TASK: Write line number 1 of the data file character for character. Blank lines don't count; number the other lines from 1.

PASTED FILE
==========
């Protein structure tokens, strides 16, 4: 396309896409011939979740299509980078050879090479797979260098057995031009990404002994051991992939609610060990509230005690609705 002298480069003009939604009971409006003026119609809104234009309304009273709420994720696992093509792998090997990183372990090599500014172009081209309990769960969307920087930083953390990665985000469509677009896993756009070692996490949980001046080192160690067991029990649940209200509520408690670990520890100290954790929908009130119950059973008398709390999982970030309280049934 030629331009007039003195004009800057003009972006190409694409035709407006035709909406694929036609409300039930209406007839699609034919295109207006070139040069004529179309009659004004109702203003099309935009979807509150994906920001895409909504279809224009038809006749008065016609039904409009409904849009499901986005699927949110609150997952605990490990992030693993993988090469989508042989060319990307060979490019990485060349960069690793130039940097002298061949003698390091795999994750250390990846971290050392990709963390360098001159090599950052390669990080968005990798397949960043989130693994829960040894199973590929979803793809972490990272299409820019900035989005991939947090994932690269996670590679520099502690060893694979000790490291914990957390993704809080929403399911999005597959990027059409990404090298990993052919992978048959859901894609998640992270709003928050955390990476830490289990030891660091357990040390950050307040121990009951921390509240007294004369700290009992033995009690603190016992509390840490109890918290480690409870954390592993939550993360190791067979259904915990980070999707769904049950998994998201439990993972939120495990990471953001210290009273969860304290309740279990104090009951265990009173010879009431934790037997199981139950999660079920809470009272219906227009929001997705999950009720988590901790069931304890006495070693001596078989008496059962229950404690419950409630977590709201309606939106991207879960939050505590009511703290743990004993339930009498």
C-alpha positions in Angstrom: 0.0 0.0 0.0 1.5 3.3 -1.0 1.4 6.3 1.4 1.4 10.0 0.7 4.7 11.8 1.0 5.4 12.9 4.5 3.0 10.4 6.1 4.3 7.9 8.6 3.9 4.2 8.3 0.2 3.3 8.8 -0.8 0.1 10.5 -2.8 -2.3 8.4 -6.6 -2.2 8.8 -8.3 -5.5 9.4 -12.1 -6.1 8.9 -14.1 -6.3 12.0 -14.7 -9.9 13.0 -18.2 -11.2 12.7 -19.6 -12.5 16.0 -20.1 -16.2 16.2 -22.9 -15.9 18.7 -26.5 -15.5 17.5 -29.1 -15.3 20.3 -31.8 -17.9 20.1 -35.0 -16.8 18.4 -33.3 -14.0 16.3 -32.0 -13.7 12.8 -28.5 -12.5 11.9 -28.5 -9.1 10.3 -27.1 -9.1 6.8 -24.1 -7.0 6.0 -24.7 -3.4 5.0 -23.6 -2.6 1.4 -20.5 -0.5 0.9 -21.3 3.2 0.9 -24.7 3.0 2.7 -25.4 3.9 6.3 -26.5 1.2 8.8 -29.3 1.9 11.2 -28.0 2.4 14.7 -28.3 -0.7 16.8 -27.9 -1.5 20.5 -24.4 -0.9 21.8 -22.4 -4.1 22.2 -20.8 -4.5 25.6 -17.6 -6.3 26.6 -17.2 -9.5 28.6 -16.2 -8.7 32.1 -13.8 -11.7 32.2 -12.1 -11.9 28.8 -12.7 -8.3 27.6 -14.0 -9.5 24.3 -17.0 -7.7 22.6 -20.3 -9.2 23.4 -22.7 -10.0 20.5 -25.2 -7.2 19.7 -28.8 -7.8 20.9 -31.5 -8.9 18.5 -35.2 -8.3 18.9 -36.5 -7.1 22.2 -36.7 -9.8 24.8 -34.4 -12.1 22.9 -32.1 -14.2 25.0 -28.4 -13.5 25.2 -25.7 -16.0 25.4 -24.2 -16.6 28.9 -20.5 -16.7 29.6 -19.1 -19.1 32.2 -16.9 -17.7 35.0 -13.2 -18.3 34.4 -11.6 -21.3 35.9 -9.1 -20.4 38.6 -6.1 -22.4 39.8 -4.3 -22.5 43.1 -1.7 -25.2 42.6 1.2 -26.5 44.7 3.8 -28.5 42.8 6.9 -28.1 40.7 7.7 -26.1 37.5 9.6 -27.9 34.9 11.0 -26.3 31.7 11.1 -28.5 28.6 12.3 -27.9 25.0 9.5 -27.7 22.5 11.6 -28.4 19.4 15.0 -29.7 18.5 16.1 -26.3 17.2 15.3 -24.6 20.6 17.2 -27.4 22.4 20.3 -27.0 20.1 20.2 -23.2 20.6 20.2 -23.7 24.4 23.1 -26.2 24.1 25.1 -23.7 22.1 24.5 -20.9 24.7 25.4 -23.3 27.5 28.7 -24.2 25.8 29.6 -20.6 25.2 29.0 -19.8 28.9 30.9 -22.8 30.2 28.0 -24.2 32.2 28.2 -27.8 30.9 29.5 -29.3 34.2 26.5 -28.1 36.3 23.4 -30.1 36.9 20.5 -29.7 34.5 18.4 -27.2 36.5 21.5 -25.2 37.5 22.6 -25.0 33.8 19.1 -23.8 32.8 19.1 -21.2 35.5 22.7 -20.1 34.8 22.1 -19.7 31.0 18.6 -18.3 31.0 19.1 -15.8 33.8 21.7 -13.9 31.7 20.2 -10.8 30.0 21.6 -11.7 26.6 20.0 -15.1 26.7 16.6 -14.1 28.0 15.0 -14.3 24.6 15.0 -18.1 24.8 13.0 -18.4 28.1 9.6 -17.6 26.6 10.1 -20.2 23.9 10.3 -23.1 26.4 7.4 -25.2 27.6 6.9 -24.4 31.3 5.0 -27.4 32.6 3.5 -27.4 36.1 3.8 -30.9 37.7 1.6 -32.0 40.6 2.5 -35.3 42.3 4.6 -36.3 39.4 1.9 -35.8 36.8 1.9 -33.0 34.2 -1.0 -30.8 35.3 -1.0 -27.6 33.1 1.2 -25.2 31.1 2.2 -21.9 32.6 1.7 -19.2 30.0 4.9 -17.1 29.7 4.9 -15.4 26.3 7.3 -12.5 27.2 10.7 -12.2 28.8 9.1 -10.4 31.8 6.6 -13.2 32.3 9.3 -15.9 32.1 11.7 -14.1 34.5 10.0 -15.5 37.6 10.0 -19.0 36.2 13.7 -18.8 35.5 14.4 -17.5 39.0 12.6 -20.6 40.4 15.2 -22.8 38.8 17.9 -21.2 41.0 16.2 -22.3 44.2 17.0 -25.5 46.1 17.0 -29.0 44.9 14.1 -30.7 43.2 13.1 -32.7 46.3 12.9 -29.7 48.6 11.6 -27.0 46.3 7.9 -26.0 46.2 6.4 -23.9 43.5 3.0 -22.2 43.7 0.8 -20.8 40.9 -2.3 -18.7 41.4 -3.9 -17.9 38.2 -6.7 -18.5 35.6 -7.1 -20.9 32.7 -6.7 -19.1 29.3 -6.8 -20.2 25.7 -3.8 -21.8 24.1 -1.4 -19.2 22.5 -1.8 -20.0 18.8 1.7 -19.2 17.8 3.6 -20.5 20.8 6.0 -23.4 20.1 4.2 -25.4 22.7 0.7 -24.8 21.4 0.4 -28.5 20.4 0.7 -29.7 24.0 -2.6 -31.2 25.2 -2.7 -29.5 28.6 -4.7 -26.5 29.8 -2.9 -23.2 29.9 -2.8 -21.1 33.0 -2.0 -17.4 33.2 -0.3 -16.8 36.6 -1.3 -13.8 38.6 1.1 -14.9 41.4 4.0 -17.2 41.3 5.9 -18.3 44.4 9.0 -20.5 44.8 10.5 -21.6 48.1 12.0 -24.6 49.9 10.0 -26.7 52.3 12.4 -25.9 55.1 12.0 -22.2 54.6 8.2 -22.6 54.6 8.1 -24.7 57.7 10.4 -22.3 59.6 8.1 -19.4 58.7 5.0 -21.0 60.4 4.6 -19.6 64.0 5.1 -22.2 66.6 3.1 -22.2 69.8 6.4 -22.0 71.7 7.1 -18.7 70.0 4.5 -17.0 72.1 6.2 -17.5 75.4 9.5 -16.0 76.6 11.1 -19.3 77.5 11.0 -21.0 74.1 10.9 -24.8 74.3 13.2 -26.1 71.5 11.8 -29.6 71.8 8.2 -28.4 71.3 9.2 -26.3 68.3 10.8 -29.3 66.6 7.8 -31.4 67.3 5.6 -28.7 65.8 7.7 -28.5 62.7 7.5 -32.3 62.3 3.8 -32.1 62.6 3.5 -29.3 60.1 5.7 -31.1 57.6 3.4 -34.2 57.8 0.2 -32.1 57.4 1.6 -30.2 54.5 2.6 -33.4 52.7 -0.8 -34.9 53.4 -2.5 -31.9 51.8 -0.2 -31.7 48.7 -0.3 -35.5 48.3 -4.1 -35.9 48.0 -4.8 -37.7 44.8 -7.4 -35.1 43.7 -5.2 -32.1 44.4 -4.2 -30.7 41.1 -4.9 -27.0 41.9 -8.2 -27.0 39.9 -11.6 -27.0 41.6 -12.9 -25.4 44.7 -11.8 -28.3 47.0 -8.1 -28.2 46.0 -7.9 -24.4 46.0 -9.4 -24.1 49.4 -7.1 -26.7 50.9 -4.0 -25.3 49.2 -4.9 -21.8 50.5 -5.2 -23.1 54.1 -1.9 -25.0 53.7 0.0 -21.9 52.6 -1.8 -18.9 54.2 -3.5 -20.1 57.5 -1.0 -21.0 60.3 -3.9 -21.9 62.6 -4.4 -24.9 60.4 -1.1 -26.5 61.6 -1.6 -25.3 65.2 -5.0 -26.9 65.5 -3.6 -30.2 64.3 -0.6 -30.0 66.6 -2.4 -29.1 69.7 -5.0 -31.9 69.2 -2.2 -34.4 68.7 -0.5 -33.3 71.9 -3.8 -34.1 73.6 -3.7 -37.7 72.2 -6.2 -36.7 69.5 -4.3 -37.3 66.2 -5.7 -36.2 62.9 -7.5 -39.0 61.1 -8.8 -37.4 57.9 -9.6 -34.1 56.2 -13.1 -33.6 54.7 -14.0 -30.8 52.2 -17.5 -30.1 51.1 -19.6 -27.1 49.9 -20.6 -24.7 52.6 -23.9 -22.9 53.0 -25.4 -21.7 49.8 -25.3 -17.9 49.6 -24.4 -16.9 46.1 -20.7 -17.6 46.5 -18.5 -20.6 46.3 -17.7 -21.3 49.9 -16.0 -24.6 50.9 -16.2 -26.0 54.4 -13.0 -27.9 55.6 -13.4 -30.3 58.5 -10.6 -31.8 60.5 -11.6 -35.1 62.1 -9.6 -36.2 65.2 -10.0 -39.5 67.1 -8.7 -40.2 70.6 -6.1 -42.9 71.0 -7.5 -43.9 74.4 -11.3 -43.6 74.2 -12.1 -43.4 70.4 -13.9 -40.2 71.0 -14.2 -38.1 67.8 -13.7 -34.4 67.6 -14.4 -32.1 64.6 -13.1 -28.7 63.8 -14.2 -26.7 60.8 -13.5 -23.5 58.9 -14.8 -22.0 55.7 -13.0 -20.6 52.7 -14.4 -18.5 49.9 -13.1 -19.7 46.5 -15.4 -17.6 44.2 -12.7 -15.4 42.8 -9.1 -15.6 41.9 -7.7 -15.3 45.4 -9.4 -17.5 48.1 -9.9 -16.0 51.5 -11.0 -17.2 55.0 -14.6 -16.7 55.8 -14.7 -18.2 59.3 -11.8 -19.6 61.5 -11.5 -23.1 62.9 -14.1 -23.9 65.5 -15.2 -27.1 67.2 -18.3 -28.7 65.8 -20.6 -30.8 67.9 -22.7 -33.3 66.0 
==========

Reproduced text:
């Protein structure tokens, strides 16, 4: 396309896409011939979740299509980078050879090479797979260098057995031009990404002994051991992939609610060990509230005690609705 002298480069003009939604009971409006003026119609809104234009309304009273709420994720696992093509792998090997990183372990090599500014172009081209309990769960969307920087930083953390990665985000469509677009896993756009070692996490949980001046080192160690067991029990649940209200509520408690670990520890100290954790929908009130119950059973008398709390999982970030309280049934 030629331009007039003195004009800057003009972006190409694409035709407006035709909406694929036609409300039930209406007839699609034919295109207006070139040069004529179309009659004004109702203003099309935009979807509150994906920001895409909504279809224009038809006749008065016609039904409009409904849009499901986005699927949110609150997952605990490990992030693993993988090469989508042989060319990307060979490019990485060349960069690793130039940097002298061949003698390091795999994750250390990846971290050392990709963390360098001159090599950052390669990080968005990798397949960043989130693994829960040894199973590929979803793809972490990272299409820019900035989005991939947090994932690269996670590679520099502690060893694979000790490291914990957390993704809080929403399911999005597959990027059409990404090298990993052919992978048959859901894609998640992270709003928050955390990476830490289990030891660091357990040390950050307040121990009951921390509240007294004369700290009992033995009690603190016992509390840490109890918290480690409870954390592993939550993360190791067979259904915990980070999707769904049950998994998201439990993972939120495990990471953001210290009273969860304290309740279990104090009951265990009173010879009431934790037997199981139950999660079920809470009272219906227009929001997705999950009720988590901790069931304890006495070693001596078989008496059962229950404690419950409630977590709201309606939106991207879960939050505590009511703290743990004993339930009498």